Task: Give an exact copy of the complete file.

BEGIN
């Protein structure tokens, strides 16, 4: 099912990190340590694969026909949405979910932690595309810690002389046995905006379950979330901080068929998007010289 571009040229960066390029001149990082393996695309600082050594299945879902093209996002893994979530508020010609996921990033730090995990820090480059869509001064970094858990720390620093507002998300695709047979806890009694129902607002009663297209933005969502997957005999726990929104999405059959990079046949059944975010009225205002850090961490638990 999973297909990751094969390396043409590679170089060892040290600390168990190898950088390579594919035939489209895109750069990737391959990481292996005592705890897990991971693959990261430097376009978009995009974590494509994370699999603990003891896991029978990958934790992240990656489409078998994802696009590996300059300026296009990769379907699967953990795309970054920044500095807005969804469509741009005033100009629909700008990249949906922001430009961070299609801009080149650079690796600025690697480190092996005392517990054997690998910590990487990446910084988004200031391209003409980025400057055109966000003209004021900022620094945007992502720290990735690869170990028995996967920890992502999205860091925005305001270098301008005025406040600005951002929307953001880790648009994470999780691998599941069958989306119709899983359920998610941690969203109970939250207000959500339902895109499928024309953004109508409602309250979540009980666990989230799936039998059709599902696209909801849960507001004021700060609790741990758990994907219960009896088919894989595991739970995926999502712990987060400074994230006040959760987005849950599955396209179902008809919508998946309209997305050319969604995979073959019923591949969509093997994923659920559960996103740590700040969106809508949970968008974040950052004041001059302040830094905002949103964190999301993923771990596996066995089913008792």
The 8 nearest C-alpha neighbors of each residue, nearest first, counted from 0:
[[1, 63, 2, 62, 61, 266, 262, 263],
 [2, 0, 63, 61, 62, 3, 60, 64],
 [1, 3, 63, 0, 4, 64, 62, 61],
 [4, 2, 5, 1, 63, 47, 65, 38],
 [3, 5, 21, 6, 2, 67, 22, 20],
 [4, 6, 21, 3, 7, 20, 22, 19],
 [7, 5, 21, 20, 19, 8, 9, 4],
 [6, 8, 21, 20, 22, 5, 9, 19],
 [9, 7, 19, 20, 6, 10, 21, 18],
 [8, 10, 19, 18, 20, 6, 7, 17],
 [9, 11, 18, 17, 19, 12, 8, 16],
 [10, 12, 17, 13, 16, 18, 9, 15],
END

């Protein structure tokens, strides 16, 4: 099912990190340590694969026909949405979910932690595309810690002389046995905006379950979330901080068929998007010289 571009040229960066390029001149990082393996695309600082050594299945879902093209996002893994979530508020010609996921990033730090995990820090480059869509001064970094858990720390620093507002998300695709047979806890009694129902607002009663297209933005969502997957005999726990929104999405059959990079046949059944975010009225205002850090961490638990 999973297909990751094969390396043409590679170089060892040290600390168990190898950088390579594919035939489209895109750069990737391959990481292996005592705890897990991971693959990261430097376009978009995009974590494509994370699999603990003891896991029978990958934790992240990656489409078998994802696009590996300059300026296009990769379907699967953990795309970054920044500095807005969804469509741009005033100009629909700008990249949906922001430009961070299609801009080149650079690796600025690697480190092996005392517990054997690998910590990487990446910084988004200031391209003409980025400057055109966000003209004021900022620094945007992502720290990735690869170990028995996967920890992502999205860091925005305001270098301008005025406040600005951002929307953001880790648009994470999780691998599941069958989306119709899983359920998610941690969203109970939250207000959500339902895109499928024309953004109508409602309250979540009980666990989230799936039998059709599902696209909801849960507001004021700060609790741990758990994907219960009896088919894989595991739970995926999502712990987060400074994230006040959760987005849950599955396209179902008809919508998946309209997305050319969604995979073959019923591949969509093997994923659920559960996103740590700040969106809508949970968008974040950052004041001059302040830094905002949103964190999301993923771990596996066995089913008792």
The 8 nearest C-alpha neighbors of each residue, nearest first, counted from 0:
[[1, 63, 2, 62, 61, 266, 262, 263],
 [2, 0, 63, 61, 62, 3, 60, 64],
 [1, 3, 63, 0, 4, 64, 62, 61],
 [4, 2, 5, 1, 63, 47, 65, 38],
 [3, 5, 21, 6, 2, 67, 22, 20],
 [4, 6, 21, 3, 7, 20, 22, 19],
 [7, 5, 21, 20, 19, 8, 9, 4],
 [6, 8, 21, 20, 22, 5, 9, 19],
 [9, 7, 19, 20, 6, 10, 21, 18],
 [8, 10, 19, 18, 20, 6, 7, 17],
 [9, 11, 18, 17, 19, 12, 8, 16],
 [10, 12, 17, 13, 16, 18, 9, 15],